In April, the Sierra Club submitted more than 500 pages of legal and technical comments on FERC's draft EIS, which were joined by more than 18,000 individual comments detailing opposition to the project. The pipeline has been met with widespread opposition, with more than 1,000 people participating in public hearings across the three affected states. The Sierra Club recently requested that FERC issue a new environmental review document analyzing information that came in after or late in, the public comment process.
By Jessica Corbett
"It's time Rex Tillerson step down or be removed," said Gigi Kellett of Corporate Accountability International, following an announcement on Thursday that ExxonMobil will pay $2 million for violating U.S. sanctions against Russian officials while the now-secretary of state was the company's CEO.
"ExxonMobil demonstrated reckless disregard for U.S. sanction requirements," according to enforcement filing released by the Treasury Department's Office of Foreign Assets Control (OFAC), which issued the penalty. Though the fine is reportedly the maximum penalty allowed, it's pittance to one of the world's most profitable and powerful corporations, which last year reported a profit of $7.8 billion.
New analysis from Amory B. Lovins debunks the notion that highly unprofitable, economically distressed nuclear plants should be further subsidized to meet financial, security, reliability and climate goals. The analysis, which will appear shortly in The Electricity Journal, shows that closing costly-to-run nuclear plants and reinvesting their saved operating costs in energy efficiency provides cheaper electricity, increases grid reliability and security, reduces more carbon, and preserves (not distorts) market integrity—all without subsidies.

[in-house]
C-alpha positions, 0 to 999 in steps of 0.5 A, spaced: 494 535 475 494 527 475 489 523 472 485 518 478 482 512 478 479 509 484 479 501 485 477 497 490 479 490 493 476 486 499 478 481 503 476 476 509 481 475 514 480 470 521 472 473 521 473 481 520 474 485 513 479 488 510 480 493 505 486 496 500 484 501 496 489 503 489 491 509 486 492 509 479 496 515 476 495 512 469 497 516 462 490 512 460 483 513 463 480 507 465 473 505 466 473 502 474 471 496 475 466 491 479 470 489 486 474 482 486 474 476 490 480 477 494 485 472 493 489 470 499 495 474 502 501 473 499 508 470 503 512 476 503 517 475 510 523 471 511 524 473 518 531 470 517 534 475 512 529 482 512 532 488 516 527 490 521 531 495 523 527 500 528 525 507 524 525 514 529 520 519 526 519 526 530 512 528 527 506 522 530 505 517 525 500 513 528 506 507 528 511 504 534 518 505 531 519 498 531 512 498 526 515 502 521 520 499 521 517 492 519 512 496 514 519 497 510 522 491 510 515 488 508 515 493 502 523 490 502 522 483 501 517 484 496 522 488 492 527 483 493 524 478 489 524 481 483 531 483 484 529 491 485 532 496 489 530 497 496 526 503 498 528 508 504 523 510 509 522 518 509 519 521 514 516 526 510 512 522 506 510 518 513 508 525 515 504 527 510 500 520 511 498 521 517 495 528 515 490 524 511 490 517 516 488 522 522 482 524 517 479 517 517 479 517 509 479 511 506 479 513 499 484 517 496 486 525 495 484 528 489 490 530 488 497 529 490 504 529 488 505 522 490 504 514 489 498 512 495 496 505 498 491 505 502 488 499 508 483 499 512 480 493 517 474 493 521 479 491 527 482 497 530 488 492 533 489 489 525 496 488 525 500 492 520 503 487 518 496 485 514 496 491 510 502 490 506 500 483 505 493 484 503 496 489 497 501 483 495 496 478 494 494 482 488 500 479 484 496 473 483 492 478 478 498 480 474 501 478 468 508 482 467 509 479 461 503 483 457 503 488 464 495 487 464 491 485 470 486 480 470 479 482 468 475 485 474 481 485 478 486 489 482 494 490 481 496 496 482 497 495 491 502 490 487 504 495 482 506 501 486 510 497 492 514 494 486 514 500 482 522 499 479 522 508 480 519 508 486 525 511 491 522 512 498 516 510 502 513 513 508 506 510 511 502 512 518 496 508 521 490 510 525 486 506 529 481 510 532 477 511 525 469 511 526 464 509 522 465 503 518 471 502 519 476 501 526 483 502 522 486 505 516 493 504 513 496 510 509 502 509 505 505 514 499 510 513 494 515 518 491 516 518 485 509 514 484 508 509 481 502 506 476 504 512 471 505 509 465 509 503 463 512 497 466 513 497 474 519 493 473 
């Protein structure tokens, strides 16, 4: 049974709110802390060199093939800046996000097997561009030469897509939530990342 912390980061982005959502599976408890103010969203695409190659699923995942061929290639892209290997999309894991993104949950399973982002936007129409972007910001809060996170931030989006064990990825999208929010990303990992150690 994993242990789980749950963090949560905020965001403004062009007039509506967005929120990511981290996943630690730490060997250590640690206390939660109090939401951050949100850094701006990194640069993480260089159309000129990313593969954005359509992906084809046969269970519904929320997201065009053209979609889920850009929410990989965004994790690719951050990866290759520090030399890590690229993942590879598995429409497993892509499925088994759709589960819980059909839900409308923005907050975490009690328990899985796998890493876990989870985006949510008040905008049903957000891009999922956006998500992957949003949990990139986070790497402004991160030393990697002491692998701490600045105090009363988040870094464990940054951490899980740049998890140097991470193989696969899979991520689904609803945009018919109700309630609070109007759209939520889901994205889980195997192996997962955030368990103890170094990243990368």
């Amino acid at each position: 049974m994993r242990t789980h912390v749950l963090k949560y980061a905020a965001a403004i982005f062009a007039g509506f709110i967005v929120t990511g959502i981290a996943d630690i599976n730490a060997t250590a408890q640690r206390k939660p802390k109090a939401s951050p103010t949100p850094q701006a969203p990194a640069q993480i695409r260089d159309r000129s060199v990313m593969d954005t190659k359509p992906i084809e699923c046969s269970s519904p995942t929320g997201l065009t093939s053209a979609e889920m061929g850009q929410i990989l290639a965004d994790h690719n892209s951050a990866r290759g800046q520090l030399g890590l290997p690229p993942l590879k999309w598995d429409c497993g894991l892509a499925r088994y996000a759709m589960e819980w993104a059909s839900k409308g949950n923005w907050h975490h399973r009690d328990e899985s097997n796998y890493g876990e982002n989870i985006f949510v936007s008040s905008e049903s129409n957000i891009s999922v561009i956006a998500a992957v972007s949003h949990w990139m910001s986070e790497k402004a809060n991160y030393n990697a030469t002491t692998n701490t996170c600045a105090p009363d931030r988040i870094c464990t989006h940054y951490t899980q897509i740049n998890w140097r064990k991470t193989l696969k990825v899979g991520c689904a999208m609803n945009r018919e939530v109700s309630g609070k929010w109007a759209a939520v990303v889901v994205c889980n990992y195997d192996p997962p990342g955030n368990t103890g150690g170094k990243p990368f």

By Christian Detisch and Seth Gladstone
In the wake of Senate Republicans' ever-deepening debacle over their flailing attempts to strip health insurance from 22 million people, Majority Leader Mitch McConnell is desperate to do something—anything—to show that he can get legislation passed. To this end, he's bypassing the standard committee review process to push a complex 850+ page energy bill straight to the full Senate floor. Perhaps not surprisingly, this legislation, the Energy and Natural Resources Act of 2017, would be a disaster for public health and our climate.
A new law passed this week in South Miami will require all new homes built in the city to install solar panels. The measure, which was inspired by a proposal from a teenage climate activist, will go into effect in September.
The text of the ordinance details the climate impacts facing South Miami.
By Ben Jervey
Just last week, we fact-checked and debunked every line of The Dirty Secrets of Electric Cars, a video produced by Fueling U.S. Forward, a Koch-funded campaign to push fossil fuels. That video represents the group's first public pivot from fossil fuel boosterism to electric vehicle (EV) attacks. More electric vehicle experts are also picking the video apart.
One effort is this video highlighting many of the same falsehoods we wrote about, and which adds key context about some of the video footage. Like, for instance, the fact that the photo that Fueling U.S. Forward claims is a lithium, cobalt or cerium mining operation is actually a copper mine.
By Katherine Paul and Ronnie Cummins
A recent series of articles by a Washington Post reporter could have some consumers questioning the value of the U.S. Department of Agriculture's (USDA) organic seal. But are a few bad eggs representative of an entire industry?
Consumers are all for cracking down on the fraudulent few who, with the help of Big Food, big retail chains and questionable certifiers give organics a bad name. But they also want stronger standards, and better enforcement—not a plan to weaken standards to accommodate "Factory Farm Organic."